“Chorrord Ishkhanutyun” reacts to Dashnaktsutyun leader Armen Rustamian’s remark that Armenia’s government is “discredited” in the eyes of many people. The paper says it is part of an ongoing “haggling” between Dashnaktsutyun and the ruling Republican Party of Armenia (HHK) over government posts that will be given to Dashnaktsutyun as part of their upcoming power-sharing agreement. “The public is closely monitoring this haggling and having a lot of fun because it is very interesting and funny indeed,” it says.
“A responsible political force would not cooperate with a discredited government and would try instead to create an environment in which it would be possible to achieve change,” writes “Zhamanak.” The paper says the spat between the HHK and Dashnaktsutyun triggered by Rustamian’s claim is further complicating their coalition accord.
“168 Zham” says the fact that the Armenian parliament is headed by a controversial politician like Galust Sahakian is quite logical. “With his incomprehensible and meaningless statements he perfectly sums up the parliament’s activities which can only be described as shallow,” writes the paper.
“Government representatives frequently call on their critics not to politicize one or another issue,” editorializes “Aravot.” “So much so that National Assembly speaker Galust Sahakian has spoken out against attempts to ‘politicize’ legislative initiatives. But the parliament is a body which unites or is supposed to unite politicians. Any word uttered there has a political connotation. In all more or less developed countries of the world, deputies criticize, attack, defend and propose for only one purpose: to prove that only their party is capable of leading the nation to happiness and welfare.”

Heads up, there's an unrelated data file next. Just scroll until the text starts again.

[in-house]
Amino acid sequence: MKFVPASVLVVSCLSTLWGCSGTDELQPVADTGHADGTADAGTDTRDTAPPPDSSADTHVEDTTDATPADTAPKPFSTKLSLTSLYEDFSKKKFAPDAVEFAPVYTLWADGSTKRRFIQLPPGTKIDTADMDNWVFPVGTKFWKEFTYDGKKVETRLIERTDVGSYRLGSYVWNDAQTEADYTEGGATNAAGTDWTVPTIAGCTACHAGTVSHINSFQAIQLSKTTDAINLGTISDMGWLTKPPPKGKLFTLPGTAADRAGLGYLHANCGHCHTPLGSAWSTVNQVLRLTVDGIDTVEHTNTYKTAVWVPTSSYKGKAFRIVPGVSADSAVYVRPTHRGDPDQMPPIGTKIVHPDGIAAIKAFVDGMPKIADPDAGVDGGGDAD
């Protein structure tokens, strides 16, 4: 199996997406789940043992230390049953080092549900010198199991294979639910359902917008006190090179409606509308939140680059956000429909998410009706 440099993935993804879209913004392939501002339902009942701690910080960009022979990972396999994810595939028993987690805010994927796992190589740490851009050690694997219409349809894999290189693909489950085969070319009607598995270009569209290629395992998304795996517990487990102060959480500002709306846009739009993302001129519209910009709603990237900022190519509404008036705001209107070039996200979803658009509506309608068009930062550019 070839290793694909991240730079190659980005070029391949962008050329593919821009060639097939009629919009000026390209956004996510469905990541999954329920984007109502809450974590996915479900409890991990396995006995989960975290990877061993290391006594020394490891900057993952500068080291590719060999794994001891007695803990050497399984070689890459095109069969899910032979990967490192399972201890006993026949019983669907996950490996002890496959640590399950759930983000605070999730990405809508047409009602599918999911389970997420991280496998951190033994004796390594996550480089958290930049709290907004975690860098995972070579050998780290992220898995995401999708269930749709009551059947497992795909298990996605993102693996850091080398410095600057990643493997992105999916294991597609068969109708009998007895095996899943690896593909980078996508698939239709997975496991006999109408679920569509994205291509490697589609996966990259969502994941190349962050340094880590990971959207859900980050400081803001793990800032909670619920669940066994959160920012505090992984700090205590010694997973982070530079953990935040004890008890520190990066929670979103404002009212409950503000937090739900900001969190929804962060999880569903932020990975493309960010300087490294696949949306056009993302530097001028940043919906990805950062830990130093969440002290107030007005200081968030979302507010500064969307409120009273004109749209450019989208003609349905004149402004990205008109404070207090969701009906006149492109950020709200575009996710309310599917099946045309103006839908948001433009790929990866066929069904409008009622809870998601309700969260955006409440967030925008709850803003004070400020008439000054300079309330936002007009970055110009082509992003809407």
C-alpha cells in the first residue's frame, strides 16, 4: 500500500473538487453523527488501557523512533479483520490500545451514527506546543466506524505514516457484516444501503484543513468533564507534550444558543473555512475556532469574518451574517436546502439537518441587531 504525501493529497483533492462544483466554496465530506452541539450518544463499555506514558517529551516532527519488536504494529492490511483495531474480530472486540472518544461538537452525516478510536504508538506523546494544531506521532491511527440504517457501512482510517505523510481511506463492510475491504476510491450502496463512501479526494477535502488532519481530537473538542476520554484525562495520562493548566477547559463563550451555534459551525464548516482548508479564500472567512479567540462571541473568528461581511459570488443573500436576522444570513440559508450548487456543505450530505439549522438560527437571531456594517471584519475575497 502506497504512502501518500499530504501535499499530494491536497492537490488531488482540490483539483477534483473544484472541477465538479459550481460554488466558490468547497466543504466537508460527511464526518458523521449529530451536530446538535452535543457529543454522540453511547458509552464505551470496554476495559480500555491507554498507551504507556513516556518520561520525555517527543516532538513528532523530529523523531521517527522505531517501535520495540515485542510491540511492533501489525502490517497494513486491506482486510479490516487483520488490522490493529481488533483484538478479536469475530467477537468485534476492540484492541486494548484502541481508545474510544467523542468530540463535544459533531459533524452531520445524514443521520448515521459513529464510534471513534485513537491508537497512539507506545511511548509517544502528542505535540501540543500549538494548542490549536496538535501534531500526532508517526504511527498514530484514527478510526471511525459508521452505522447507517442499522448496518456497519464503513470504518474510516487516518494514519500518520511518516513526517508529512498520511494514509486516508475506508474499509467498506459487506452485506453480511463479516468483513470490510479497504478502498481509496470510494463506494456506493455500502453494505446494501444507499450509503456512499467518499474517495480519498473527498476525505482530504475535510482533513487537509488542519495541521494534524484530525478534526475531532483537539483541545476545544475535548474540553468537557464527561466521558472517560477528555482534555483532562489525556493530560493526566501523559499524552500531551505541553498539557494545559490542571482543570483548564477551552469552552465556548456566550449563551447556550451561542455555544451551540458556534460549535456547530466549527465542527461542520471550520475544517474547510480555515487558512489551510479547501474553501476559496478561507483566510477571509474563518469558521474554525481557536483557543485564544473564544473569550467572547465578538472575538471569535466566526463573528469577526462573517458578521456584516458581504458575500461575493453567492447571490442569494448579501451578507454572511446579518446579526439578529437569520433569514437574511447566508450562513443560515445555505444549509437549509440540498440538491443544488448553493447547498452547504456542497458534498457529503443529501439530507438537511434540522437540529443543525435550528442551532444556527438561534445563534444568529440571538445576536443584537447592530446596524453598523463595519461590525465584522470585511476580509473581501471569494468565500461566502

“Haykakan Zhamanak” claims that the Central Bank of Armenia (CBA) has started taking steps to ensure a “slow and smooth depreciation” of the national currency, the dram. The paper argues that the dram has weakened against the U.S. dollar by about 1 percent in the past week. It says that a consumer price deflation registered in December is allowing the CBA to loosen its monetary policy.